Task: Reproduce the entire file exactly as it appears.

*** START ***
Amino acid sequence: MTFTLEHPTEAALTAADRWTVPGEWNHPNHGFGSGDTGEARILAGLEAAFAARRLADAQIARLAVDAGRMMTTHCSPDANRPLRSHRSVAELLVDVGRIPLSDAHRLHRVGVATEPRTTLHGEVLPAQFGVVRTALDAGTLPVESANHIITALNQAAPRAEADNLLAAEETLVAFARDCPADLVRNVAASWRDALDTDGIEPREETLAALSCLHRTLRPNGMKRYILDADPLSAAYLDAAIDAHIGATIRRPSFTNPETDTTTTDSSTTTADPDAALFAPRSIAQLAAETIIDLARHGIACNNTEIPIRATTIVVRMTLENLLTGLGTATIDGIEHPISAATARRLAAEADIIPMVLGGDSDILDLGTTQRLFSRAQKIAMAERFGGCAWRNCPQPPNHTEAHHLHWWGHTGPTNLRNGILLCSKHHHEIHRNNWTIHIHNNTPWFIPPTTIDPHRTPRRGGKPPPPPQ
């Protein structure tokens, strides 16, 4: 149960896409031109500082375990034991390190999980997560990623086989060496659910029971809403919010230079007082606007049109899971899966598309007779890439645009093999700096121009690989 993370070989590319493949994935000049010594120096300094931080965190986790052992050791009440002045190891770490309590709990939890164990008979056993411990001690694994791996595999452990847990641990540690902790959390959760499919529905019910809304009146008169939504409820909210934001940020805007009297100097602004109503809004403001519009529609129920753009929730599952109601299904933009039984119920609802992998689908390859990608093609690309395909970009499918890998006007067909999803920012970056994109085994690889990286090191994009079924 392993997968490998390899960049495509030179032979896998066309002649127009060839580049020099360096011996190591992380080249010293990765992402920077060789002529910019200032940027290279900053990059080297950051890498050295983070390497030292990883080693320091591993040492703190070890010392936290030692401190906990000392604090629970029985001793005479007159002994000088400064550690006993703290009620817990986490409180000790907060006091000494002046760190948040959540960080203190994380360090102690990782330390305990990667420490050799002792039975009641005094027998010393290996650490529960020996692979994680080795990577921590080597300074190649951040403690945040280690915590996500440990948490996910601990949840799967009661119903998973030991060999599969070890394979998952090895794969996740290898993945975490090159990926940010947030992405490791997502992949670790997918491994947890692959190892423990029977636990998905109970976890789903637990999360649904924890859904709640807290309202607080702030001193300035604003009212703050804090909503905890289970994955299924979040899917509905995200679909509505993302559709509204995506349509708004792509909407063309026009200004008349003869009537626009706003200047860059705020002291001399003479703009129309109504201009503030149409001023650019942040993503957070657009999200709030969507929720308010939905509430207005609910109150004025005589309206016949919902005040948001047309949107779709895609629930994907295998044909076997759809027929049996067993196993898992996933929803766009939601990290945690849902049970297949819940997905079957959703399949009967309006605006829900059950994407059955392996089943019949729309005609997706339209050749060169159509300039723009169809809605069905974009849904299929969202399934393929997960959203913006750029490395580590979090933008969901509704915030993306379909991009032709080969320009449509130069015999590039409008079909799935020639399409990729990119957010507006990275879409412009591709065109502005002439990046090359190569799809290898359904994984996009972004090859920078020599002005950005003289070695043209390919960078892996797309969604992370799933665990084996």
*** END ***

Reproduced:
Amino acid sequence: MTFTLEHPTEAALTAADRWTVPGEWNHPNHGFGSGDTGEARILAGLEAAFAARRLADAQIARLAVDAGRMMTTHCSPDANRPLRSHRSVAELLVDVGRIPLSDAHRLHRVGVATEPRTTLHGEVLPAQFGVVRTALDAGTLPVESANHIITALNQAAPRAEADNLLAAEETLVAFARDCPADLVRNVAASWRDALDTDGIEPREETLAALSCLHRTLRPNGMKRYILDADPLSAAYLDAAIDAHIGATIRRPSFTNPETDTTTTDSSTTTADPDAALFAPRSIAQLAAETIIDLARHGIACNNTEIPIRATTIVVRMTLENLLTGLGTATIDGIEHPISAATARRLAAEADIIPMVLGGDSDILDLGTTQRLFSRAQKIAMAERFGGCAWRNCPQPPNHTEAHHLHWWGHTGPTNLRNGILLCSKHHHEIHRNNWTIHIHNNTPWFIPPTTIDPHRTPRRGGKPPPPPQ
């Protein structure tokens, strides 16, 4: 149960896409031109500082375990034991390190999980997560990623086989060496659910029971809403919010230079007082606007049109899971899966598309007779890439645009093999700096121009690989 993370070989590319493949994935000049010594120096300094931080965190986790052992050791009440002045190891770490309590709990939890164990008979056993411990001690694994791996595999452990847990641990540690902790959390959760499919529905019910809304009146008169939504409820909210934001940020805007009297100097602004109503809004403001519009529609129920753009929730599952109601299904933009039984119920609802992998689908390859990608093609690309395909970009499918890998006007067909999803920012970056994109085994690889990286090191994009079924 392993997968490998390899960049495509030179032979896998066309002649127009060839580049020099360096011996190591992380080249010293990765992402920077060789002529910019200032940027290279900053990059080297950051890498050295983070390497030292990883080693320091591993040492703190070890010392936290030692401190906990000392604090629970029985001793005479007159002994000088400064550690006993703290009620817990986490409180000790907060006091000494002046760190948040959540960080203190994380360090102690990782330390305990990667420490050799002792039975009641005094027998010393290996650490529960020996692979994680080795990577921590080597300074190649951040403690945040280690915590996500440990948490996910601990949840799967009661119903998973030991060999599969070890394979998952090895794969996740290898993945975490090159990926940010947030992405490791997502992949670790997918491994947890692959190892423990029977636990998905109970976890789903637990999360649904924890859904709640807290309202607080702030001193300035604003009212703050804090909503905890289970994955299924979040899917509905995200679909509505993302559709509204995506349509708004792509909407063309026009200004008349003869009537626009706003200047860059705020002291001399003479703009129309109504201009503030149409001023650019942040993503957070657009999200709030969507929720308010939905509430207005609910109150004025005589309206016949919902005040948001047309949107779709895609629930994907295998044909076997759809027929049996067993196993898992996933929803766009939601990290945690849902049970297949819940997905079957959703399949009967309006605006829900059950994407059955392996089943019949729309005609997706339209050749060169159509300039723009169809809605069905974009849904299929969202399934393929997960959203913006750029490395580590979090933008969901509704915030993306379909991009032709080969320009449509130069015999590039409008079909799935020639399409990729990119957010507006990275879409412009591709065109502005002439990046090359190569799809290898359904994984996009972004090859920078020599002005950005003289070695043209390919960078892996797309969604992370799933665990084996």